Pow 15

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POW 15 Growth of rat populations Problem Statement This problem is composed of the growth of a rat population over the course of one year from 2 rats. Four assumptions for this problem were made: Each new liter is composed of 6 rats; 3 males, 3 females. The original pair give birth to 6 rats on the first day and then ever 40 days after. There is a 120 day "gestation" period before a newborn rat can reproduce. After this gestation period the rats will give birth every 40 days. Also over the course of a year no rats die. The key question is how many rats are there after one year. Process In order to solve this problem I first focused on getting an answer for the number of rats. Originally I had planned to use a large sheet of poster board paper to draw out the family tree. But quickly realized that this would be quite impractical. I then settled on a similar but more efficient method. In this method I focused on the 10 liters that the original parents produced. The 10 liters comes from the fact that there is 365.25 days in a year and the parent liter produce every 40 days from day zero. Meaning that they will have a liter on day 0, 40, 80, 120, 160, 200, 240, 280, 320, and 360. I started on the day 360 liter and worked backwards. After finishing this method I compiled the data in a spreadsheet. From which I was able to sum each interval of rat births. The data collected in family tree method is shown in the following data table: Couple: Original D0 D40 D80 D120 D160 D200 D240 D280 D320 D360 Sum 0 2 6 40 80 120 160 200 240 280 320 360 Total Sum after birth 2 2 6 8 6 14 6 20 24 44 42 86 60 146 132 278 258 536 438 974 6 834 1808 6 1808

6 6 18 6 18 18 18 18 18 72 18 18 18 126 72 18 18 180 126 72 18 396 180 126 72 836 438 258 132

6 6 6 18 18 18 54 6 18 18 36 6 18 18 6 6

I then found the pattern that emerged in the upper data table interesting. So I decided to look into it further. At first I looked at the graph of the sum after birth to see what kind of relationship it was.

Sum vs Day
2000 1800 1600 1400 1200 1000 800 600 400 200 0 0

50

100

150

200 Series 1

250

300

350

400

As clearly shown the growth is exponential. I then tried to get a model for this data but could not get anything that fit it perfectly, which is what I was aiming for. So I moved on to looking for relationships in the data. I looked at the ratios and differences between the days and the sums, and rats born. But was unable to come up with anything. I then tried to look at other relationships between sterile rats, reproducible rats, and the sum before and after birth. Sum after birth # rats reproducable sum before birth # sterile 2 8 2 2 0 14 2 8 6 20 2 14 12 44 8 20 12 86 14 44 30 146 20 86 66 278 44 146 102 536 86 278 192 974 146 536 390 1808 278 974 696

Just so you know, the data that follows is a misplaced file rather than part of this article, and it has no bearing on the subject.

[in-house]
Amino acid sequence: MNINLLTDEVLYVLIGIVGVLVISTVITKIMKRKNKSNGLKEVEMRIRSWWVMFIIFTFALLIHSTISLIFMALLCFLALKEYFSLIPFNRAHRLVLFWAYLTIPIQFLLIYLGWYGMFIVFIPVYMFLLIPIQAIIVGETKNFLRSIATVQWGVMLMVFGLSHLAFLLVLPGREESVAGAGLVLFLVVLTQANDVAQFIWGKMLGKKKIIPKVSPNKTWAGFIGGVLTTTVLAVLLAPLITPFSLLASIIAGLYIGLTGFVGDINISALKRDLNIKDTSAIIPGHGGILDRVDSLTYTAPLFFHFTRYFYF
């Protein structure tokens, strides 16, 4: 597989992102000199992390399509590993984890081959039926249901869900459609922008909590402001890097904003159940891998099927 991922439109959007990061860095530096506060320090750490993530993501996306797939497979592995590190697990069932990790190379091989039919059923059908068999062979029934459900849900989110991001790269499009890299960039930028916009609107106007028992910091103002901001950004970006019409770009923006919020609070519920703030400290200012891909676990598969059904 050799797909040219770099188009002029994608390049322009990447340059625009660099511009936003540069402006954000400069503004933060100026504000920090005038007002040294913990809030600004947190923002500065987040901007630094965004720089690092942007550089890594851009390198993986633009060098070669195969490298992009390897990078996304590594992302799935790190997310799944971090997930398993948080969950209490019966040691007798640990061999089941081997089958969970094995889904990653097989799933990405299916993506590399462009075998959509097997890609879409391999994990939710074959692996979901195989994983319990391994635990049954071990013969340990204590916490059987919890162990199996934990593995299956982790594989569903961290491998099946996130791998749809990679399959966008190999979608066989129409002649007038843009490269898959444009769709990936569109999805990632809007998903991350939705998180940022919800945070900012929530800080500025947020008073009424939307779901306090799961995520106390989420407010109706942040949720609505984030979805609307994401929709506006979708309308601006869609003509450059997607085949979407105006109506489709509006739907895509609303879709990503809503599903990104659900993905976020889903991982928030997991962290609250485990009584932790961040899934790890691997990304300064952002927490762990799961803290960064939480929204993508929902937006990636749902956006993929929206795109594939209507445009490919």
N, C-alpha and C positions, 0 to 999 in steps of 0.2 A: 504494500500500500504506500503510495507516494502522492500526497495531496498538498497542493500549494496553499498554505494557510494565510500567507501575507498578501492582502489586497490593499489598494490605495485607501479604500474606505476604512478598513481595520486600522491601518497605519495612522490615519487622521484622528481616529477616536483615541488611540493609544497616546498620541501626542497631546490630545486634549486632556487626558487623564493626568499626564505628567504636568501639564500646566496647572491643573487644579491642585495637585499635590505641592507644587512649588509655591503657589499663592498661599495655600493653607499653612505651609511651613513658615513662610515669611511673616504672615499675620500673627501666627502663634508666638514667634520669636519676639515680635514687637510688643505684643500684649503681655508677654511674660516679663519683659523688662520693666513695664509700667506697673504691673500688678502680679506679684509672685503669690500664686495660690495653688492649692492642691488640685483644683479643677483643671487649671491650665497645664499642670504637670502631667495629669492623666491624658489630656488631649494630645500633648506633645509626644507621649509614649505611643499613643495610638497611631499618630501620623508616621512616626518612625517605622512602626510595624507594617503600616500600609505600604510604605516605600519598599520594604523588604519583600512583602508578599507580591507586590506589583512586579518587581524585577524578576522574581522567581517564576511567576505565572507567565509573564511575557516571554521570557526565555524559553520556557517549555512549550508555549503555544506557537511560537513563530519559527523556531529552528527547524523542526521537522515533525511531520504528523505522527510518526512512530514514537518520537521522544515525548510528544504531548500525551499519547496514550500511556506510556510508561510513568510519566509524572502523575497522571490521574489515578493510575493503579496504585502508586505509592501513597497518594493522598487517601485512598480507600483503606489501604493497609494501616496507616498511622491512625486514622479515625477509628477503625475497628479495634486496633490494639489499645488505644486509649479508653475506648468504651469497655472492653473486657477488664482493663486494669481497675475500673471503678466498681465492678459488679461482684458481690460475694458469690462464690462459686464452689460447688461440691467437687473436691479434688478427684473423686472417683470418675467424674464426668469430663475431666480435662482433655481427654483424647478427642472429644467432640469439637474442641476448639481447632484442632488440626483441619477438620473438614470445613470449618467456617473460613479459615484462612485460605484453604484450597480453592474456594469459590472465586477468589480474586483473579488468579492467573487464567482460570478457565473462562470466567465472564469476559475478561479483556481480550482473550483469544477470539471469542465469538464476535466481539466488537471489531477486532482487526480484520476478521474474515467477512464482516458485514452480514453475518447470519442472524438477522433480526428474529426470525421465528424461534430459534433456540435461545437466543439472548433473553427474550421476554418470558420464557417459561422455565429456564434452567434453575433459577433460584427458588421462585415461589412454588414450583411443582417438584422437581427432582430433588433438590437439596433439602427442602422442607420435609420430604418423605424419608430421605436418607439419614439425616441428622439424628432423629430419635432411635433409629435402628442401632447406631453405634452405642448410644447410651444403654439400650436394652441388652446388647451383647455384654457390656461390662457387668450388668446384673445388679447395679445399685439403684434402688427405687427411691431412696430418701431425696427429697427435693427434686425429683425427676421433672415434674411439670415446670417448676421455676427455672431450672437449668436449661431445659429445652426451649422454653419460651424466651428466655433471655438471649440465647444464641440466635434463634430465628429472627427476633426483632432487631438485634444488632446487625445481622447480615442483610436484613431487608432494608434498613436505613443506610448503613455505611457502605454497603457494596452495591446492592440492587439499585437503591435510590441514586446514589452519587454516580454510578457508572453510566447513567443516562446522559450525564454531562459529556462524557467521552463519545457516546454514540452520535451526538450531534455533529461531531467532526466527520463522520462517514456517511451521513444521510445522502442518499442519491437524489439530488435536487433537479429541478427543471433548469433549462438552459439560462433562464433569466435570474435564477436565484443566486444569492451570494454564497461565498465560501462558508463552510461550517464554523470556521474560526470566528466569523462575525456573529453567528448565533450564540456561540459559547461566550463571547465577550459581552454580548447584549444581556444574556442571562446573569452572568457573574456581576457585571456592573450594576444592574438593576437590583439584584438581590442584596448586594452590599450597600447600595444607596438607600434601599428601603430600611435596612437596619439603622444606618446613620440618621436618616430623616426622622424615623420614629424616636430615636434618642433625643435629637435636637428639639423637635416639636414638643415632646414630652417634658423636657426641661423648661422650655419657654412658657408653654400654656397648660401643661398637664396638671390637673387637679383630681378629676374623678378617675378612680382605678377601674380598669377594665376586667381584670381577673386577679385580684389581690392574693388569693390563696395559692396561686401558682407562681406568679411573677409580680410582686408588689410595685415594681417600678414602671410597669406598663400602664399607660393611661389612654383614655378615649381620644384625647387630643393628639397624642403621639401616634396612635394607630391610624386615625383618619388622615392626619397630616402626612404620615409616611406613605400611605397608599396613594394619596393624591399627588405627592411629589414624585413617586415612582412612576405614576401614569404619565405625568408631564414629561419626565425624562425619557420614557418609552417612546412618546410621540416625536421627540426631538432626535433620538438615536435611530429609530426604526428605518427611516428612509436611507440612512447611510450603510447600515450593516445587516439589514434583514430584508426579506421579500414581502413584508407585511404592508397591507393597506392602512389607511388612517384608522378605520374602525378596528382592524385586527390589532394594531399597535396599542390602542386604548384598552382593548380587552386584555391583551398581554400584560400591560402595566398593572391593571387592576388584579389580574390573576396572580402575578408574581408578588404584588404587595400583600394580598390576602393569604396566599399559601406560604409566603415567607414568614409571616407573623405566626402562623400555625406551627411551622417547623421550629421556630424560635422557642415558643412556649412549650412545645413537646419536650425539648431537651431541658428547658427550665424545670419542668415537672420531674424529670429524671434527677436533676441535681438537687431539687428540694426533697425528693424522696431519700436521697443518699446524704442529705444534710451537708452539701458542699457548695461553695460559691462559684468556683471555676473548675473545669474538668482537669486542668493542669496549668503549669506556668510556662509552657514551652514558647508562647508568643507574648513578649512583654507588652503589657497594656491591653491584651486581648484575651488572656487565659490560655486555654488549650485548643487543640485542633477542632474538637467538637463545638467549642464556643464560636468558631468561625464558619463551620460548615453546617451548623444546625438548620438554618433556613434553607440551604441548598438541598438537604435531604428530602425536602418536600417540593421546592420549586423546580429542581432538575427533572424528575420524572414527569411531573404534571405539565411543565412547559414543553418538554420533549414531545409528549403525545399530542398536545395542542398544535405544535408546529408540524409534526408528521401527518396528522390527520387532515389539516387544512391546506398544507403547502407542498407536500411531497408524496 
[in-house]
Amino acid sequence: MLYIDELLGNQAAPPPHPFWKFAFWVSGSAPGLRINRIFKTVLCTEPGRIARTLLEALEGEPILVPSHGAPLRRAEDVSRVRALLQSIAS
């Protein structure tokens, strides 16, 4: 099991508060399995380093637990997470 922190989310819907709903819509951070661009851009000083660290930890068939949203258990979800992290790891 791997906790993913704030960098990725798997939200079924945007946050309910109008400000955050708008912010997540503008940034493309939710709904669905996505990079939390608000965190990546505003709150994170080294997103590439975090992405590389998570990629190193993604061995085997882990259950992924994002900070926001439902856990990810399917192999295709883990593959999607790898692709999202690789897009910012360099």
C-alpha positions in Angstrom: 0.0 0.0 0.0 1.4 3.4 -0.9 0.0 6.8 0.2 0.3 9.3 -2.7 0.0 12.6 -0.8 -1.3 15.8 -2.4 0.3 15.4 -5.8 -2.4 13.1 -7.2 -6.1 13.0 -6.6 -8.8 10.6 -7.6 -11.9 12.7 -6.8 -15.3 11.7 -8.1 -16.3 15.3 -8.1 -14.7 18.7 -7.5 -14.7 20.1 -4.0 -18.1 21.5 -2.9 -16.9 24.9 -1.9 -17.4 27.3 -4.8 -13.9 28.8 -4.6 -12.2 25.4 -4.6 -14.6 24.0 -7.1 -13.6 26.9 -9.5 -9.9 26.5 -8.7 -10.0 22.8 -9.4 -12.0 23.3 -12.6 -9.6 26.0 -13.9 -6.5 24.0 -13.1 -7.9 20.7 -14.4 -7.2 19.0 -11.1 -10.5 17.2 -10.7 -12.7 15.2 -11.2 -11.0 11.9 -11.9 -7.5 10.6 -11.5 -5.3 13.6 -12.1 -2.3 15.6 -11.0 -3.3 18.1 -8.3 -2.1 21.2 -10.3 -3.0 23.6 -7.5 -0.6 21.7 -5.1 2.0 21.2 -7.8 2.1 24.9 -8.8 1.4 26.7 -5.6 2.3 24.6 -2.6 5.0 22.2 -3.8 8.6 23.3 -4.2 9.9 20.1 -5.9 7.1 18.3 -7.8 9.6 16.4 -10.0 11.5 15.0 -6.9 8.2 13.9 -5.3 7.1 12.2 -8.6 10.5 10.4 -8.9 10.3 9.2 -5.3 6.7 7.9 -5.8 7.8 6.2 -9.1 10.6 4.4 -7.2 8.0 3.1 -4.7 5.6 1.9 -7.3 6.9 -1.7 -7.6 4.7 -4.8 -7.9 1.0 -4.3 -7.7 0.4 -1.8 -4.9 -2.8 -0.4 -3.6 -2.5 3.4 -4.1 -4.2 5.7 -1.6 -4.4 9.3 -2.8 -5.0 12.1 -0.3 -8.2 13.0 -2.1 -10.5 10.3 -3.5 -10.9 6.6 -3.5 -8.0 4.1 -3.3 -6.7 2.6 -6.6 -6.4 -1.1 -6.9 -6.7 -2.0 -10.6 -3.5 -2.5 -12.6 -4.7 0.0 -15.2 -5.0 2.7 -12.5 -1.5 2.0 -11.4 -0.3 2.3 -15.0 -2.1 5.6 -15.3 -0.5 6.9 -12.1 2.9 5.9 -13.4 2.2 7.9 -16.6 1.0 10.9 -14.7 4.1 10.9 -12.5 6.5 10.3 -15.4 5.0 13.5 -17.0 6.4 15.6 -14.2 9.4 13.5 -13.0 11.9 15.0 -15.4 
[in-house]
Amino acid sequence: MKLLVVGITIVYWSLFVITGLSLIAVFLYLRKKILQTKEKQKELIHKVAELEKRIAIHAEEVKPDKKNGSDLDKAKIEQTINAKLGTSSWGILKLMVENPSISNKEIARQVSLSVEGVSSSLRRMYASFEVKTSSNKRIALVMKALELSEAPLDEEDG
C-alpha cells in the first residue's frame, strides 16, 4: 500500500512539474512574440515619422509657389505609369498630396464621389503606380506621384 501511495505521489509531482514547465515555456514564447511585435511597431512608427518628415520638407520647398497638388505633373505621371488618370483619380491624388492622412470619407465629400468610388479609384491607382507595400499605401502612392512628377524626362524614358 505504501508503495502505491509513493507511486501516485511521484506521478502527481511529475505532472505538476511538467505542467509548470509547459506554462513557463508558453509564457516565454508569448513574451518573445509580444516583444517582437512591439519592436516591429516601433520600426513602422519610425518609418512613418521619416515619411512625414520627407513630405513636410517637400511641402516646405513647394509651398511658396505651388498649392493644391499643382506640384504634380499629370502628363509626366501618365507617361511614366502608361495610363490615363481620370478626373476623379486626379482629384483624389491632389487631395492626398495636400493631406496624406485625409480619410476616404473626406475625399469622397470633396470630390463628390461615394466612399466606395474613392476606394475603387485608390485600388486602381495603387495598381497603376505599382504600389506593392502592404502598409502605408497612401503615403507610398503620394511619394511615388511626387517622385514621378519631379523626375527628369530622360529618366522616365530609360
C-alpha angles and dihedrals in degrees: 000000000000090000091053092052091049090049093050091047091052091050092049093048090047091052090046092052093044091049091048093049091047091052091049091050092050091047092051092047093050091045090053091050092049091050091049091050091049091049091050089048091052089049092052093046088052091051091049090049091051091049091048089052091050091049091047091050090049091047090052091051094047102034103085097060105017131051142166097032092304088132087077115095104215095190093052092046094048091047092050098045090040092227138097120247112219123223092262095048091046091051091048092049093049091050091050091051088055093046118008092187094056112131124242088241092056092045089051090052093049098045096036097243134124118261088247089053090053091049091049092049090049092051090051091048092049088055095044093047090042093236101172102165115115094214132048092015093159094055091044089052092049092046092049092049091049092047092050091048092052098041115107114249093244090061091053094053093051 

Solution My solution for this problem was 1808 rats at the end of 1 year. I believe that this solution is correct because of the pattern noticed when looking at the compiled data table. Also because after creating the table shown above (last page) it was logical that that was how it worked out. Through the course of working on the problem I looked at various ways of solving and trying to find patterns and became familiar enough with the growth of the rats that my answer appears to be completely logical with no questions or discrepancies left open. Generalizations In order to generalize this problem I first looked into jumping straight to an explicit formula but quickly found that doing so would be highly improbable. So I then looked into a recursive function that would model the population. Looking at the growth logically I noticed that the first 3 dates 6 rats were due. Then on the 4th date (120) the number of rats born were going to be 6+ the number born 120 days earlier, or 3 dates back. Then if you continue this a recursive function emerges; such that:

2

U0 = 6 U1 = 6 U2 = 6 U n = (3(U n − 3 ) + 3(U n − 4 ) + 3(U n − 5 ) + ... + 3(U n − n ) )+ 6

What the...
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